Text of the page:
Hazardous Atmospheres • If a confined space has a hazardous atmosphere, or has the potential for a hazardous atmosphere, special confined space procedures must be taken • Hazardous atmosphere includes: • Oxygen deficiency or enrichment • Flammable atmosphere • Acutely toxic (Immediately Dangerous to Life or Health, or impairs ability to self-rescue)
Air Monitoring • Calibration • Sample Locations
Testing The Atmosphere Specific Gravity Methane: 0.55 Ammonia: 0.59 Carbon Monoxide: 0.96 Nitrogen: 0.97 Air: 1.0 Hydrogen Sulfide: 1.2 Carbon Dioxide: 1.5 Gasoline: 3- 4 Jet Fuel, JP-8: 4.7 Lighter than air gases Heavier than air gases So...Must test at multiple levels within space!
Type of Instruments • Use direct reading instruments with “real time” information on actual concentrations • “Alarm only” devices which do not provide readings, are not considered acceptable direct reading instruments
Confined SpaceAtmospheric Monitoring • Oxygen • Combustible gases and vapors • Toxic gases and vapors When testing for atmospheric hazards, test in the following order: OR, test for all simultaneously
Confined SpaceAtmospheric Monitoring – other issues • Aviation fuel • Sensor poisoning • Calibration • Employee medical exposure records
Causes of Hazardous Atmospheres • Inerting of the space • Product stored in a confined space: • Gases released when cleaning. • Materials absorbed into walls of confined space, even if space has been emptied or cleaned. • Rotting organic materials and other decomposition
Causes of Hazardous Atmospheres • Work performed in a confined space: • Welding, cutting, brazing, soldering • Painting, scraping, sanding, degreasing • Sealing, bonding, melting • Connections or pipes to other spaces, or leakage from adjacent areas or soils.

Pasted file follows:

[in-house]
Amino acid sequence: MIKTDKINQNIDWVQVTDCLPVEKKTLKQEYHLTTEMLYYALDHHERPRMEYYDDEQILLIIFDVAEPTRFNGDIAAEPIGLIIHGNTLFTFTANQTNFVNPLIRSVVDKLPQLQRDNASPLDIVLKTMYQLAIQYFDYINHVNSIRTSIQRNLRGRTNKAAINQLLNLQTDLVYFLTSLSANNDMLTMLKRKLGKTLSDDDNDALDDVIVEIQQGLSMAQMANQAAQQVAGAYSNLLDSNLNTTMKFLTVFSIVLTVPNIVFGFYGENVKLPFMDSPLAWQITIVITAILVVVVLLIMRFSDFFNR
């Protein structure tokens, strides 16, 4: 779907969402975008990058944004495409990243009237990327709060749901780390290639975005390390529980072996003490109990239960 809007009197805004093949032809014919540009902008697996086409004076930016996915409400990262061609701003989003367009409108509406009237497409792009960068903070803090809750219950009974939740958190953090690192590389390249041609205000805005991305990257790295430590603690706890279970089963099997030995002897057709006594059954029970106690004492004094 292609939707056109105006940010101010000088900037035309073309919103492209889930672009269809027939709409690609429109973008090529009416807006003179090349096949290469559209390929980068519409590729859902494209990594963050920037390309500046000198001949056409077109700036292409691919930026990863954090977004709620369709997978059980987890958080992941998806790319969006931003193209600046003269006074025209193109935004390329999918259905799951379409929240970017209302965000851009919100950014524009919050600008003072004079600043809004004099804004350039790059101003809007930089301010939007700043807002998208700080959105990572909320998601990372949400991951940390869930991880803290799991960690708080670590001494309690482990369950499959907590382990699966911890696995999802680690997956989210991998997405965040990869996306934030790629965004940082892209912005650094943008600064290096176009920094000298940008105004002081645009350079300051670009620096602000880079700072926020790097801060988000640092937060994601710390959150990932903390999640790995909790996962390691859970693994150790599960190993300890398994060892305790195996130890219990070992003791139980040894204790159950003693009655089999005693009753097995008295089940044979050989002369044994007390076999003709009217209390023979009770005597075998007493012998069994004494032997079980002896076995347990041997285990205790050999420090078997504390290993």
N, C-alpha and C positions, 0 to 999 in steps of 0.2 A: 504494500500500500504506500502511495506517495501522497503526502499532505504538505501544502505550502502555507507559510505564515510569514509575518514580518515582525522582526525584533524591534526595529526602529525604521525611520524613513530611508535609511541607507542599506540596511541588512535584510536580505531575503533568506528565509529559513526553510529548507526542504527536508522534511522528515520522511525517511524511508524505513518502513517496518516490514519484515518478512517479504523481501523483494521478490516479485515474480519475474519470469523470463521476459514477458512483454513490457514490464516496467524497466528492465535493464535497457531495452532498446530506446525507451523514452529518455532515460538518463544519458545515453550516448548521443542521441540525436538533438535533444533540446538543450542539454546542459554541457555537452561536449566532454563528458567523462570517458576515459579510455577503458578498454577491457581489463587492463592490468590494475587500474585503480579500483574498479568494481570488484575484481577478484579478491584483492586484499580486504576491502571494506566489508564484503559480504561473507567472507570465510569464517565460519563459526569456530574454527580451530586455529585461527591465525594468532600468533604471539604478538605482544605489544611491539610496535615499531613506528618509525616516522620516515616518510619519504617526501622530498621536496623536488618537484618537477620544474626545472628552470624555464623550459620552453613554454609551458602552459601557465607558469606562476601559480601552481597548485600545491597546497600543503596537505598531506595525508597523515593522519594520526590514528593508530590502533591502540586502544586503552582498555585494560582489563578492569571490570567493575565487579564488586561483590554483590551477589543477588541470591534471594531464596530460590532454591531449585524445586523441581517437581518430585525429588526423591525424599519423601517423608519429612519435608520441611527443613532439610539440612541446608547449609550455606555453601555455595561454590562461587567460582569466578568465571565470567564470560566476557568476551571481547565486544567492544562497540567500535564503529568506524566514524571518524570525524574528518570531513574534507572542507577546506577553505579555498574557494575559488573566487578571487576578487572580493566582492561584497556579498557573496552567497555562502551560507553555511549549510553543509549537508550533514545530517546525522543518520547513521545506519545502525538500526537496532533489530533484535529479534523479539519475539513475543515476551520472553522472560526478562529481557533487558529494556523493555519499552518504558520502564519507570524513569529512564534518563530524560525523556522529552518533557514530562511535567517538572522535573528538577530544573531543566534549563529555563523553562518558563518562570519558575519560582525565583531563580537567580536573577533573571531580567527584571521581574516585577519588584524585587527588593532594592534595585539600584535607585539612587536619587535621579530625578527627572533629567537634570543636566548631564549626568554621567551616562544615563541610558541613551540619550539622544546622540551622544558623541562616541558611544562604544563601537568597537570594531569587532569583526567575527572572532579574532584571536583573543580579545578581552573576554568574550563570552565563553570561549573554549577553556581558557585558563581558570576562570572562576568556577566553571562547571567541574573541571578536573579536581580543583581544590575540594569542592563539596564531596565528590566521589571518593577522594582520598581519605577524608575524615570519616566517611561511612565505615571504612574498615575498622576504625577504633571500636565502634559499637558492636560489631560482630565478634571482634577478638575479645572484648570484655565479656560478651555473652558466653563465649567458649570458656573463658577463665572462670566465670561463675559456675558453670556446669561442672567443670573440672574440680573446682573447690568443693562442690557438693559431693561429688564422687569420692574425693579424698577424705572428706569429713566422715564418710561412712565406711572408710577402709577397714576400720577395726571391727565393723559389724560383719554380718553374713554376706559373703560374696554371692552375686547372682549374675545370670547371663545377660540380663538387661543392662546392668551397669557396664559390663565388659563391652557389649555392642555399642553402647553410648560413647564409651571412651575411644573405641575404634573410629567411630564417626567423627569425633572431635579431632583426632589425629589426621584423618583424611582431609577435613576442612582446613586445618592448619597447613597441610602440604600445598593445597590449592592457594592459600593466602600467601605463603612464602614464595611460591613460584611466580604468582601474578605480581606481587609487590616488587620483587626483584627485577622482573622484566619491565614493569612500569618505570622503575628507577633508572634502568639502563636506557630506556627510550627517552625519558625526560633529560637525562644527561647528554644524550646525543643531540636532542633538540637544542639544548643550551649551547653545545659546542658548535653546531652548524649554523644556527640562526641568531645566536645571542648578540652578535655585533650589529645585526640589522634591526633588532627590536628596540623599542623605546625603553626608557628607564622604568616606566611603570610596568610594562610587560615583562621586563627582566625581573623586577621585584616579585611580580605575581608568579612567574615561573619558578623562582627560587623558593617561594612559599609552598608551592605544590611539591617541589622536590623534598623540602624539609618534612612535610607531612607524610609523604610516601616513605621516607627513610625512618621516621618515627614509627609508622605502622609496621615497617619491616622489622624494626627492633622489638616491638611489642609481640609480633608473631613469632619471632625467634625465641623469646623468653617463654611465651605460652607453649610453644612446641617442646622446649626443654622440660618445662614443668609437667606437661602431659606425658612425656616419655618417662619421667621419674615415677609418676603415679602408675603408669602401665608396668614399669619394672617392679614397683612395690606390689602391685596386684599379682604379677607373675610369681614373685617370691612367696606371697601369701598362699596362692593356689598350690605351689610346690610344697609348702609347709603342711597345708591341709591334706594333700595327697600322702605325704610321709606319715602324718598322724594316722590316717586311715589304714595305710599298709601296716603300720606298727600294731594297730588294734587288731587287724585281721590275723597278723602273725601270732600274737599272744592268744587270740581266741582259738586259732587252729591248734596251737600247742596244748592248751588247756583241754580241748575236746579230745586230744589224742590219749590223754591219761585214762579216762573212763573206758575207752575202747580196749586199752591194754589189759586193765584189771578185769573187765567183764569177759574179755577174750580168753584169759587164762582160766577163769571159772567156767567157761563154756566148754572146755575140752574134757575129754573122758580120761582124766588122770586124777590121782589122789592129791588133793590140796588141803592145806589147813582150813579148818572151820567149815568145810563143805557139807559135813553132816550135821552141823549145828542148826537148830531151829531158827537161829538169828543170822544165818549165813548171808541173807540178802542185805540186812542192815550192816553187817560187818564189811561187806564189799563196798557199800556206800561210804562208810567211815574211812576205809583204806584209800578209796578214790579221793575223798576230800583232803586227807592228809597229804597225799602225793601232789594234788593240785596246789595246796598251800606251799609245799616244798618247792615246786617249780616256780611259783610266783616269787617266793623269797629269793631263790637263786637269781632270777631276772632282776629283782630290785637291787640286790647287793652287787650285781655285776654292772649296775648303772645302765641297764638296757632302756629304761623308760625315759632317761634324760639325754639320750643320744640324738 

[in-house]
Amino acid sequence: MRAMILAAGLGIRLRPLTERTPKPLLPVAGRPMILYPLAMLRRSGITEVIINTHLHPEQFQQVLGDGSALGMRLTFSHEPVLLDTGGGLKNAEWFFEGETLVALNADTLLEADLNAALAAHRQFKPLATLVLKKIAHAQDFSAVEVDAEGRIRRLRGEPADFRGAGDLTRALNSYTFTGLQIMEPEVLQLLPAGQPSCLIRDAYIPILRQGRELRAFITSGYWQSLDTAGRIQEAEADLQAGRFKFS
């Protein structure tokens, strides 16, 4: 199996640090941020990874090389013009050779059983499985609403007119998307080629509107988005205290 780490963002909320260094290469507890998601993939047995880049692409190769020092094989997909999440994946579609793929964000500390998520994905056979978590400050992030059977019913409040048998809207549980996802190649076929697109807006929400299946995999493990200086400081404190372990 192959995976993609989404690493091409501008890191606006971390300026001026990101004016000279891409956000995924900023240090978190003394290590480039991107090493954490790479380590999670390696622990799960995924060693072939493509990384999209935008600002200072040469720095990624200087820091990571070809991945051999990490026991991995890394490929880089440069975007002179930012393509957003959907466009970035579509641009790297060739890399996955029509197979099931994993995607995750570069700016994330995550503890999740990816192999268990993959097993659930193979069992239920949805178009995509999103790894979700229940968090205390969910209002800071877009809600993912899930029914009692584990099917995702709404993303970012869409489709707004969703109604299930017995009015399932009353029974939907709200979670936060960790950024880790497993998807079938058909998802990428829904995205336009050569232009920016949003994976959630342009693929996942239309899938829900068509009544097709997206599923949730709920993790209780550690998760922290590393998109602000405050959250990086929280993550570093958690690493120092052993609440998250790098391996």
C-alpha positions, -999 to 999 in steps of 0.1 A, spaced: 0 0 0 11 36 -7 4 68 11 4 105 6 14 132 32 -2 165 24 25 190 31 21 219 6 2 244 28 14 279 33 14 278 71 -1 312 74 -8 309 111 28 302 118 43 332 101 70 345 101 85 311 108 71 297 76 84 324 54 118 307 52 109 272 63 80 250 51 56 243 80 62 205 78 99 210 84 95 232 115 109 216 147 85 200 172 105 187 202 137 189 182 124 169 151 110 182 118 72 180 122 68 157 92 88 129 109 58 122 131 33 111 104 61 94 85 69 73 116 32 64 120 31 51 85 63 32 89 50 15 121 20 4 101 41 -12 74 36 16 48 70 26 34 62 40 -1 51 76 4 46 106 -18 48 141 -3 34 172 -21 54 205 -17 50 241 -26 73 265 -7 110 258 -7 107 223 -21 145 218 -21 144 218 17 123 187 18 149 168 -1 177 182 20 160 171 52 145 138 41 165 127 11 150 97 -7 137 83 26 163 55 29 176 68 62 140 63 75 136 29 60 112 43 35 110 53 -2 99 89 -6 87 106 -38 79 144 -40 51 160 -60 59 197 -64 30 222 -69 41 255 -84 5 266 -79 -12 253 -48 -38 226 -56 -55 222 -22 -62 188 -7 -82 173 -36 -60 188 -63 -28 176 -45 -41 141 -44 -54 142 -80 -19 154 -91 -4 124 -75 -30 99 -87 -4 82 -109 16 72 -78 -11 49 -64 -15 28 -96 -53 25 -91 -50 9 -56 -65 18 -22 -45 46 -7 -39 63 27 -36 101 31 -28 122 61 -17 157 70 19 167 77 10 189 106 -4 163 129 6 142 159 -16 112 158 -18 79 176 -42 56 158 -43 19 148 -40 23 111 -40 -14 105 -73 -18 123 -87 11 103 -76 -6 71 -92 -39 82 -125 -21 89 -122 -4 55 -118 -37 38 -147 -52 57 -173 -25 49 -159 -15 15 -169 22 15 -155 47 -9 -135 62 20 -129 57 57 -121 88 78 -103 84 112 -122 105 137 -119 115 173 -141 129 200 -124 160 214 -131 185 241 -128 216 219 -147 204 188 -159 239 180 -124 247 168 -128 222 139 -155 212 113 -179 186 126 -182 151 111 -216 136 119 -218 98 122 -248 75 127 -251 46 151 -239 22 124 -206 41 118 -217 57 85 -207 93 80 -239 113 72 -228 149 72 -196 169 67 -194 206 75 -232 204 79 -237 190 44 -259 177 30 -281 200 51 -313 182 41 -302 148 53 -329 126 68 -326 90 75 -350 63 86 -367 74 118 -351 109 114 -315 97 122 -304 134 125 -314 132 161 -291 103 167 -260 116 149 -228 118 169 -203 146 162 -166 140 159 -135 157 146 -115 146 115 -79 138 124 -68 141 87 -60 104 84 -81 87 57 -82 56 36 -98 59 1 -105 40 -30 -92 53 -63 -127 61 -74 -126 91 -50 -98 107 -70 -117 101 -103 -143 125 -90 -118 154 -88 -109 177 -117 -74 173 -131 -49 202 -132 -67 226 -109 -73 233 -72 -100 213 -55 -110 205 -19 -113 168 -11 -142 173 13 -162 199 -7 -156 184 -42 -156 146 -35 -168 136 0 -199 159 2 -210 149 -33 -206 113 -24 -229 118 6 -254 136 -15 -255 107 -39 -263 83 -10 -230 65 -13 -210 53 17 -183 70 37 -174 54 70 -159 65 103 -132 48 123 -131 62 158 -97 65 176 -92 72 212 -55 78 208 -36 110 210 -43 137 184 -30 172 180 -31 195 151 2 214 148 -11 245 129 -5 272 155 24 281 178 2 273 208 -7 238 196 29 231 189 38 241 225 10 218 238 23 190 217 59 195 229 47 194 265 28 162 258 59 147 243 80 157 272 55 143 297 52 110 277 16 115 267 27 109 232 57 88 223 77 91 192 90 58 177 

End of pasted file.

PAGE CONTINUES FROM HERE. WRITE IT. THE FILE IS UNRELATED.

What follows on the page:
In most industries confined space precautions must also be taken if: • Water or other materials in the space, such as sand or sugar, are an “engulfment” hazard • A person may be trapped in the space due to sloping floor, converging walls, or piping or other obstacles • Any other recognized serious safety hazard such as energy sources, mechanical hazards, steam, or heat
Hazardous atmosphere Energy sources 5157 Permit-Required Confined Space One or more of the following: following characteristics: • electrical • mechanical • hydraulic • pneumatic, etc. • <19.5% Oxygen • > 23.5% Oxygen • >10% LEL (G/V) • =/> 10% LEL (Dust) • IDLH • >PEL (Acute) • Other • steam • corrosives, etc. • Engulfment • Entrapment
Entry • The action by which a person passes through an opening into a permit-required confined space, and includes ensuing work activities in that space • Considered to have occurred as soon as any part of the entrant’s body breaks the plane of an opening into the space
If confined spaces are to be entered the employer must… • Post the space and prevent unauthorized entry • Develop a program • Assess the space prior to and continually during each entry, including atmospheric monitoring • Train employees in required roles – entrant, attendant, supervisor, rescuers • Isolate the space from other energy sources & materials • Have effective rescue procedures
Rescue & Emergency Services • Non-entry rescue is preferred! You must utilize retrieval systems unless they would not be effective in the space • In addition to the attendant, there must be at least one standby person at the site who is trained and immediately available to perform rescue and emergency services. • Practice simulated rescue operations at least every 12 months in actual space or representative spaces based on opening size, configuration, and accessibility…. • “CALL 911” IS NOT A RESCUE PLAN!!!
Reference • “Confined Spaces: Is it Safe to Enter?” [under revision] • OSHA “Advisor” • Federal Register Preamble